The pattern went together quickly and easily, but be forewarned. The sizing is really (!!) generous. I had to take seams in everywhere. This is one occasion when sewing a quick muslin wouldn’t have hurt, but as you all know, I don’t have the patience to take this extra step, and here’s the price I pay for it. An easy sew turned into a bit of a project because I had to fuss around with fit.

The fabric I used is a cotton with a  very, very slight stretch. The pattern is designed for wovens and stretch is not required, but I love just a little bit of stretch when I want a dress to be super comfortable, as is the case when I travel. If a dress can’t be worn all day, it doesn’t make the cut, you know?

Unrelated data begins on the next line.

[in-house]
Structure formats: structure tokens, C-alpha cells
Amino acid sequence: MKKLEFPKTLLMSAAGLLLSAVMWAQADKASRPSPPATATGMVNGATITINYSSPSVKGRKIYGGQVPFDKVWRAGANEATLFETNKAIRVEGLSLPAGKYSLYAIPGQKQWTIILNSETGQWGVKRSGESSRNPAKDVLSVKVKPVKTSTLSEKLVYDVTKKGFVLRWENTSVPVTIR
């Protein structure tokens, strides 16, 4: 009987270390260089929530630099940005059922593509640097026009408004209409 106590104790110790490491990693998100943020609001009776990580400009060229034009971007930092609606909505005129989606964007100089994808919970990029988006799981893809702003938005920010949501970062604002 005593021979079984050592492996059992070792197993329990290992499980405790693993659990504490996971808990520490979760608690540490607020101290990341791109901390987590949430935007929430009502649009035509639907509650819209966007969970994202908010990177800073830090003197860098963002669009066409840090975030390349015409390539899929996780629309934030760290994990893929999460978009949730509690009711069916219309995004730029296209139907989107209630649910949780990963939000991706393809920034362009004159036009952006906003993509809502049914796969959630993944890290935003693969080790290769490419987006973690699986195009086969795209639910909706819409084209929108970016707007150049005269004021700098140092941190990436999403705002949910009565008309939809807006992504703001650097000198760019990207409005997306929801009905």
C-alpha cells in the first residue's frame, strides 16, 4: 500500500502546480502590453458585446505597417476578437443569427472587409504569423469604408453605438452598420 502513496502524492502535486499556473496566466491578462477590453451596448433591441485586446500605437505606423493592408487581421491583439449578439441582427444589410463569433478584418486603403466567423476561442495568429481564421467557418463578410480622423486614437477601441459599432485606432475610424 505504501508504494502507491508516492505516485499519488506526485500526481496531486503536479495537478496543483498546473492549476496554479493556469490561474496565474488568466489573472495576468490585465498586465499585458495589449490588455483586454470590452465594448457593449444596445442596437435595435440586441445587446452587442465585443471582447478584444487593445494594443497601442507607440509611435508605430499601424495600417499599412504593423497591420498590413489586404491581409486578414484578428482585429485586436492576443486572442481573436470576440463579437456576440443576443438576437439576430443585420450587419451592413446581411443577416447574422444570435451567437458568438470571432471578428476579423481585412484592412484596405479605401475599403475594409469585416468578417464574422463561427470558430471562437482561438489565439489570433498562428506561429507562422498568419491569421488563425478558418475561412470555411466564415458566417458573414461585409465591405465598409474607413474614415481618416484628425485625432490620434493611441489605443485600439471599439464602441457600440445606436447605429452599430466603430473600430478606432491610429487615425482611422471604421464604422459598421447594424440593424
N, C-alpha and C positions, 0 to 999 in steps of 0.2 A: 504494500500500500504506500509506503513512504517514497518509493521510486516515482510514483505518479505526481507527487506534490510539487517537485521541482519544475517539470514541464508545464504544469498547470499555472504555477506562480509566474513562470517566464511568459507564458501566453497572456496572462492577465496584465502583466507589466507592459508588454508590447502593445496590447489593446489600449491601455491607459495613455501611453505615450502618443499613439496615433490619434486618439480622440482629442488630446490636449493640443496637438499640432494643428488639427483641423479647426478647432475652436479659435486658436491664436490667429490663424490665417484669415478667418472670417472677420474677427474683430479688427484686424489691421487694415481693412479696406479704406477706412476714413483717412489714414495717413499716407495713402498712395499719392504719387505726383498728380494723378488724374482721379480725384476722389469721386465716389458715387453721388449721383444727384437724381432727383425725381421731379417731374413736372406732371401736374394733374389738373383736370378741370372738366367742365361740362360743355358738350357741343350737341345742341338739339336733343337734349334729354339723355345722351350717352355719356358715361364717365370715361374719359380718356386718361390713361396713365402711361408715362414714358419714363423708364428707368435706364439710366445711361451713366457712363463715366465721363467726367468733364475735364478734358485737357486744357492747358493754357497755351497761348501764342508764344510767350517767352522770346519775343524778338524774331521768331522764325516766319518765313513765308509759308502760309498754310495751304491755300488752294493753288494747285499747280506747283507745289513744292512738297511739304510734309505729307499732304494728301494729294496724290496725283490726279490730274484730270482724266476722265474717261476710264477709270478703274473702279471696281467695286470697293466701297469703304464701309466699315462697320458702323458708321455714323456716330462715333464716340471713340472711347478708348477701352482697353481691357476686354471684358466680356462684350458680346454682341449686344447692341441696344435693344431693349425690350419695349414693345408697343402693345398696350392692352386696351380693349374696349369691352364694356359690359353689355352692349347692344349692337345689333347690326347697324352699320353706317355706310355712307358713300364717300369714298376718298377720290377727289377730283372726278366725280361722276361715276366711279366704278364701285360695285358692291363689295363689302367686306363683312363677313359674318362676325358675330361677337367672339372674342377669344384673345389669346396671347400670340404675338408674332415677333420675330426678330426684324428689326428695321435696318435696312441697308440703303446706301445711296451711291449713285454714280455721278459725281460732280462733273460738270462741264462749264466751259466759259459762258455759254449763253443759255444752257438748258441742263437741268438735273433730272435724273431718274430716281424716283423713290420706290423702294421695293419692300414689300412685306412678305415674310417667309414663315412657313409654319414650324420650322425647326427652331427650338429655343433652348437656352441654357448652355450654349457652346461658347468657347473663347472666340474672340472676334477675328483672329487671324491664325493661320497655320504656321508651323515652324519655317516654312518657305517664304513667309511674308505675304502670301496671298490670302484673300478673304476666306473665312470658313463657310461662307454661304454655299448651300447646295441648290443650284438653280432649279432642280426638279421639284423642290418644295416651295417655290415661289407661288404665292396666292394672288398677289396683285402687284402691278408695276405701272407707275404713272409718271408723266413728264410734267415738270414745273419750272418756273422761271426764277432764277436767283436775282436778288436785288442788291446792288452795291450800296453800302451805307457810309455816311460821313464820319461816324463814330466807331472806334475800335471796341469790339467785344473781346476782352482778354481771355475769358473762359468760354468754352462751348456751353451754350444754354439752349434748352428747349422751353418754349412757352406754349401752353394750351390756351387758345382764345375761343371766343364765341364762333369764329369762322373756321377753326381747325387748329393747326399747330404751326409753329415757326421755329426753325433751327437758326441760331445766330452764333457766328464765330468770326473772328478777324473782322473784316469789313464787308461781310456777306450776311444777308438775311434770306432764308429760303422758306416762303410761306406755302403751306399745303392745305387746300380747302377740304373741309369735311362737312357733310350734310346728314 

IMG_4271I love this dress, and am so glad I found the time to squeeze in one more make as I know this will get alot of wear.

I’ll be away from my sewing machine for a few weeks, which makes me a little said. The good news? My stash has shrunk a bit over the last few months, making room for some new vacation purchases. I hope I’ll have some interesting finds to share when I return.

I hope your summer sewing is progressing nicely and that you’re enjoying some great weather. Happy sewing and thanks for stopping by!